June 5, 2013 10:47:13 AM
JACKSON -- Mississippi's governor said Tuesday that the quality of education in the U.S. began declining when mothers started working outside the home, though he added later that he was not trying to blame working women for education problems.
Republican Gov. Phil Bryant made his initial remarks Tuesday in Washington during an education forum hosted by The Washington Post. He elaborated on them later in an interview with The Associated Press.
The newspaper reported that Bryant and two other governors on the bipartisan panel were asked how America became "so mediocre" in education results.
Bryant responded: "Both parents started working, and the mom is in the work place. That's not a bad thing. I'm going to get in trouble. I can just see -- I can see the emails tomorrow. But now, both parents are working. They're pursuing careers. It's a great American story now -- that women are in the work place."
The moderator asked if it was the mother's place to teach children to read.
Bryant said: "No, no, no. But I think there was that loving, nurturing opportunity -- that both parents had a little bit of time."
In a phone interview with the AP later Tuesday, Bryant said having both parents working outside the home puts pressure on families, which in turn affects education.
"We're so busy in today's society," Bryant said. "Moms are working. Dads are working."
Bryant's wife, Deborah, has worked outside the home for more than 38 years, including while their two children were growing up.
"Anybody that thinks I would blame working mothers for failures in education is just ridiculous," the governor told the AP.
Bryant's father was a diesel mechanic. When Bryant and his two brothers were growing up, their mother occasionally worked as a grocery store cashier and in a bakery to earn money when the family needed it, the governor told the AP.
The Washington Post forum focused on ensuring children can read well by the time they finish third grade -- a focus of Bryant's during the 2013 legislative session. He signed a law requiring children who are having trouble reading in early grades to receive intense instruction. Those who can't read at a basic level by the end of third grade are supposed to be held back, starting at the end of the 2014-15 academic year.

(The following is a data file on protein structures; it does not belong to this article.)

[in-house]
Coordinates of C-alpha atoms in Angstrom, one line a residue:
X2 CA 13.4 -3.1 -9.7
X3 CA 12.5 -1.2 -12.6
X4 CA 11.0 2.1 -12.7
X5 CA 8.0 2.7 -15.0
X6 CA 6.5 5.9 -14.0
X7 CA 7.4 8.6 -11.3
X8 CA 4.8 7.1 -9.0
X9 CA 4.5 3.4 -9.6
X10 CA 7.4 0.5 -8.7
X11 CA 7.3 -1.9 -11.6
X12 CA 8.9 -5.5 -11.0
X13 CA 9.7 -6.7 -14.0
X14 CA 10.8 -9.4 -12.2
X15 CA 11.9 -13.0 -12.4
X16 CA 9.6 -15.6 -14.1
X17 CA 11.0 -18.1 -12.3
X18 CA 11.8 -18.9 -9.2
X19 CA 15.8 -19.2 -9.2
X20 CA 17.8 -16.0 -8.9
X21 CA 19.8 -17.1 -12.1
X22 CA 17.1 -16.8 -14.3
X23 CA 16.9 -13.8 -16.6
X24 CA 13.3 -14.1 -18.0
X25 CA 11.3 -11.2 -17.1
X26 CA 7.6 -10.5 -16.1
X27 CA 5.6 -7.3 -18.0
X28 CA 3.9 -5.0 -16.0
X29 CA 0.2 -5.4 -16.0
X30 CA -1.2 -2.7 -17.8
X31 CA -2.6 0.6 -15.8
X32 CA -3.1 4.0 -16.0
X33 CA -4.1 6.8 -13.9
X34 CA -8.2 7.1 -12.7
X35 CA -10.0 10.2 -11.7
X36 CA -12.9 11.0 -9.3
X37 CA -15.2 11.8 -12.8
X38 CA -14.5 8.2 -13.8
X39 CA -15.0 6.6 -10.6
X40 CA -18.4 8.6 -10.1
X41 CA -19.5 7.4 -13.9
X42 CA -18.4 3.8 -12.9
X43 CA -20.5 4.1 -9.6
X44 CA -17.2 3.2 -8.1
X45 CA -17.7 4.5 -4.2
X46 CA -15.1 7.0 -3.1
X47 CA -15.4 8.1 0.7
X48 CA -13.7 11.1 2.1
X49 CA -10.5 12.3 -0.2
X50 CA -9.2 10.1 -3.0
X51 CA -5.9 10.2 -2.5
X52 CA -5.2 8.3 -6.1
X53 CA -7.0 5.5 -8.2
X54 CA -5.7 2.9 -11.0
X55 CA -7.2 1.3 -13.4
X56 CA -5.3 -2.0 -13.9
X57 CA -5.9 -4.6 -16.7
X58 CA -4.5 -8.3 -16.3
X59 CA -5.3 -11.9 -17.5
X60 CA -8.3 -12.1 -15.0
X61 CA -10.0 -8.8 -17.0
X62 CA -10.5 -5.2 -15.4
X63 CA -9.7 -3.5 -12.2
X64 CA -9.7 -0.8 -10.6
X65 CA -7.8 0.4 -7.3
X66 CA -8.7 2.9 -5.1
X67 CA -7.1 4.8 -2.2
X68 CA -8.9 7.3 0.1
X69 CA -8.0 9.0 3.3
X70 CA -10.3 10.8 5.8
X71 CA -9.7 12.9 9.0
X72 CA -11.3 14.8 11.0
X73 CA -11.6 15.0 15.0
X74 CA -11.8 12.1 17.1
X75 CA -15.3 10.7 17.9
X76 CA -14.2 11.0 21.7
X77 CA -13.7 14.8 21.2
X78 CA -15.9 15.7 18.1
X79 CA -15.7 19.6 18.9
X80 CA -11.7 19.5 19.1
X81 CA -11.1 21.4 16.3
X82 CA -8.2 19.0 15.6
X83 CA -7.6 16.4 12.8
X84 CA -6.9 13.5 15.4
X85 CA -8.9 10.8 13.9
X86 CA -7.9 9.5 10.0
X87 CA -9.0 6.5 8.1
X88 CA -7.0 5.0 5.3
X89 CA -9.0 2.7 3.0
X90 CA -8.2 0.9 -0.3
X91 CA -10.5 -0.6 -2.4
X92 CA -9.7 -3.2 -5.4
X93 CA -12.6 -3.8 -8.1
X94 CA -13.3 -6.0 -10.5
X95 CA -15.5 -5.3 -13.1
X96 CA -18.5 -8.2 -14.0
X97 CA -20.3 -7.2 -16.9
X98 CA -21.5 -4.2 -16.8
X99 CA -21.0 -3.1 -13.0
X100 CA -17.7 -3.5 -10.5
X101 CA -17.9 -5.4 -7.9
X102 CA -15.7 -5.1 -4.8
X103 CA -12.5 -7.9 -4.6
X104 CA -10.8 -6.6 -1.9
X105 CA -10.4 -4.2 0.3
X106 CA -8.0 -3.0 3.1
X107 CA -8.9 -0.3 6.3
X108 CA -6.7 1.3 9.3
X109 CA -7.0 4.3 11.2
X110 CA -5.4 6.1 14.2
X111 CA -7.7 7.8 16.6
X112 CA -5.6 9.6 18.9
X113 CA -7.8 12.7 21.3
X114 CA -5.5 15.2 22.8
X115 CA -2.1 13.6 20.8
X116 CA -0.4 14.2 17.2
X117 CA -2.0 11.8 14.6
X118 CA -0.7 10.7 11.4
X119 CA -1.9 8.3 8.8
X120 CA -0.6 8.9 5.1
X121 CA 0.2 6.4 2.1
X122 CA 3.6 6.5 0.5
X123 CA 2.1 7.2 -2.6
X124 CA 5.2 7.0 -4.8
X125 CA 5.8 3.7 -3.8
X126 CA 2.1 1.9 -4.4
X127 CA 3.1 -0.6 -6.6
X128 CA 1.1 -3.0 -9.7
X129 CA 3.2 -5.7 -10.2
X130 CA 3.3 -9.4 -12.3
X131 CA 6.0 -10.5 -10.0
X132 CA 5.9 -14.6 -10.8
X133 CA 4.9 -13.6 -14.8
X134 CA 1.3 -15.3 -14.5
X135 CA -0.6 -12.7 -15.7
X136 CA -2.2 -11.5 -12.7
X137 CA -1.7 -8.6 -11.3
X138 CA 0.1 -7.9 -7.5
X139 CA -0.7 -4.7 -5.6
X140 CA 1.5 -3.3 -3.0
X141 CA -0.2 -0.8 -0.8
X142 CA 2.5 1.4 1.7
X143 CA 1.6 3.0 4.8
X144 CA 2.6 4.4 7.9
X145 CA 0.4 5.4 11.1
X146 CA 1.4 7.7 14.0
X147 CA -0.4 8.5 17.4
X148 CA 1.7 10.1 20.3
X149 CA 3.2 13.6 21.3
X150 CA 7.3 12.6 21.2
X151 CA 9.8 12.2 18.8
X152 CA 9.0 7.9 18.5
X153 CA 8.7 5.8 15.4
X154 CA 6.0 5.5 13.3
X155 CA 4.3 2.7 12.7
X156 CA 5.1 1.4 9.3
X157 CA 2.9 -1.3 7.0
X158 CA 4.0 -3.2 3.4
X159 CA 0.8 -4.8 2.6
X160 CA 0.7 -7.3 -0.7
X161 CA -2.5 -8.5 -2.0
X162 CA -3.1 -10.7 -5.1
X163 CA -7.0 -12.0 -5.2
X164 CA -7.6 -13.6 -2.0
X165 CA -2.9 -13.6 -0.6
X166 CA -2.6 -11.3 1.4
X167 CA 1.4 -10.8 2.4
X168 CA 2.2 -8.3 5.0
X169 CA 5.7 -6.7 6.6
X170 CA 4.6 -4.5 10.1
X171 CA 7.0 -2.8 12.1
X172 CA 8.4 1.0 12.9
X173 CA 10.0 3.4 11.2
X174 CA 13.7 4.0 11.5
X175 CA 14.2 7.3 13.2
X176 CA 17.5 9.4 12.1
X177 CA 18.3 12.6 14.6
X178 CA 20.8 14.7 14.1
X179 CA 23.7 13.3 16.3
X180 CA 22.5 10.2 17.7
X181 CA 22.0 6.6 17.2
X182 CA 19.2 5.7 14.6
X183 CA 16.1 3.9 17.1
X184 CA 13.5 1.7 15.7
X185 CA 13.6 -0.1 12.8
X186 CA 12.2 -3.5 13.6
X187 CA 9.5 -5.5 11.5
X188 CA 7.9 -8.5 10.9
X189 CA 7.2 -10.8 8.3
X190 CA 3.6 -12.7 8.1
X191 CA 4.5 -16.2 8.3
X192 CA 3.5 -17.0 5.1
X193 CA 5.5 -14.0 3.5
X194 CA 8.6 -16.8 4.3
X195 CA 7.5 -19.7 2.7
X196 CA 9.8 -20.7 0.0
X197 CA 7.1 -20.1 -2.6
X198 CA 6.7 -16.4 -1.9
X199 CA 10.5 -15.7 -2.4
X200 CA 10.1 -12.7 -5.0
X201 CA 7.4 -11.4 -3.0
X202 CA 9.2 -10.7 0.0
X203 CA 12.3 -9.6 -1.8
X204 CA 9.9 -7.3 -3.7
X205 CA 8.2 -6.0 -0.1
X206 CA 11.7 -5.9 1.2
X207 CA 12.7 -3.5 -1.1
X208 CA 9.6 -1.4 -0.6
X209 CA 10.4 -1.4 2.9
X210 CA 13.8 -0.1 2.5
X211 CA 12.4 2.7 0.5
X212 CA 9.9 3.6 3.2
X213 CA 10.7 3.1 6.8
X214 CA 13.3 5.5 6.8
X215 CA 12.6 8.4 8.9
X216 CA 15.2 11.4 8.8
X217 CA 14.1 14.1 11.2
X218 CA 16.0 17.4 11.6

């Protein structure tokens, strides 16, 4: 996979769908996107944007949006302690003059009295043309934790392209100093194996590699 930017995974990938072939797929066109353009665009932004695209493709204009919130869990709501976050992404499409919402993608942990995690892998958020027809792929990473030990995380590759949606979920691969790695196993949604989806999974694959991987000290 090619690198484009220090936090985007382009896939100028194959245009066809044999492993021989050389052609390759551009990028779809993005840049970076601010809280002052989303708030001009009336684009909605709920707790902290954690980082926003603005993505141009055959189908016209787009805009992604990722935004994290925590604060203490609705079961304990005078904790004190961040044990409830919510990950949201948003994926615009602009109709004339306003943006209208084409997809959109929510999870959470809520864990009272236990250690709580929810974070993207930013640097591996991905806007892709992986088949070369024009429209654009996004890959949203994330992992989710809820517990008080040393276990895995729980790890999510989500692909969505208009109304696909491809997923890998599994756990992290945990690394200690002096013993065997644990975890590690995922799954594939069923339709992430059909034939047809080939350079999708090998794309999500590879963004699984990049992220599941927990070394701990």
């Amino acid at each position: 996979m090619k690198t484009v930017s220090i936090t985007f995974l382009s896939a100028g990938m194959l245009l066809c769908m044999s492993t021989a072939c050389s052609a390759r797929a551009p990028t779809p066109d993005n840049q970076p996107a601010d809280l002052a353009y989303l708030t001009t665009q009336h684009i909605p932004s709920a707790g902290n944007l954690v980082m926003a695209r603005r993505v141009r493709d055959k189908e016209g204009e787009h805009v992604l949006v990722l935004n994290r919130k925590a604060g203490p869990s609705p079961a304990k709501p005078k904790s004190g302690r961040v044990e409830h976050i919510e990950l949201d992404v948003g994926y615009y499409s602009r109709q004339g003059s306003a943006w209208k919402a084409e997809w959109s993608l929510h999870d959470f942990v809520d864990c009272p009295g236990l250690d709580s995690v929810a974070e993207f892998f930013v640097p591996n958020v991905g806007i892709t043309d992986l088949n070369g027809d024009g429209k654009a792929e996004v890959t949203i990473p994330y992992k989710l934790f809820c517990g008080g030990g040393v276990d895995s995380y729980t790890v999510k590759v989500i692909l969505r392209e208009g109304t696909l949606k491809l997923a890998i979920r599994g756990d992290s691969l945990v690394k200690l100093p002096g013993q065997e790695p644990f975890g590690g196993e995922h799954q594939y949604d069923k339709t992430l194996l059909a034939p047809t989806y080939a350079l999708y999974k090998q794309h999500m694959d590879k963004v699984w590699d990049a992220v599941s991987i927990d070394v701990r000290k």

Democratic state Sen. Deborah Dawkins of Pass Christian, who worked as a physician's assistant while raising three children, criticized Bryant's remarks about working mothers. Dawkins, a frequent critic of Bryant, said the governor seems to have little idea about the problems parents face in finding quality, affordable day care, particularly in one of the poorest states in the nation.
"He is so out of touch with the real world," Dawkins said. "He surrounds himself with tea party people who want to home-school their children."
Janis Lane, president of the Central Mississippi Tea Party, is a Bryant supporter who worked 37 years for a telecommunications company, including when she and her husband were raising two sons. She said she believes Bryant meant nothing derogatory.
"I think when both parents are working outside the home, it does pull some of the focus off of home life," Lane said. "You can build your whole life around your children and still work outside the home. I'm proof of that."
The Mississippi chapter of the National Organization for Women said Bryant's statement "disregards the impact of racism and integration in the decline of Mississippi's historically underfunded schools." The group also said Bryant is out of touch with the economic reality of people in the state.
"Even if women are not economically forced to work, we have the right to make a career without being made scapegoats by state officials who are not doing all they can to create great schools," Mississippi NOW said in a news release.
Mississippi Democratic Party chairman Rickey Cole called Bryant "the goofiest governor in America." Cole said throughout Mississippi's 200-year history, most mothers have had to work to earn money for their families.
"Whether that work took place in the fields, in the logwoods, as domestic workers, as teachers, as nurses, as factory workers, in food service, in retail or in many other fields of arduous work, the mothers of Mississippi have been bringing home the bacon since Mississippi began," Cole said in a statement. "The 1950s 'Father Knows Best,' picket fence, middle-class family myth has never been an option for most Mississippians."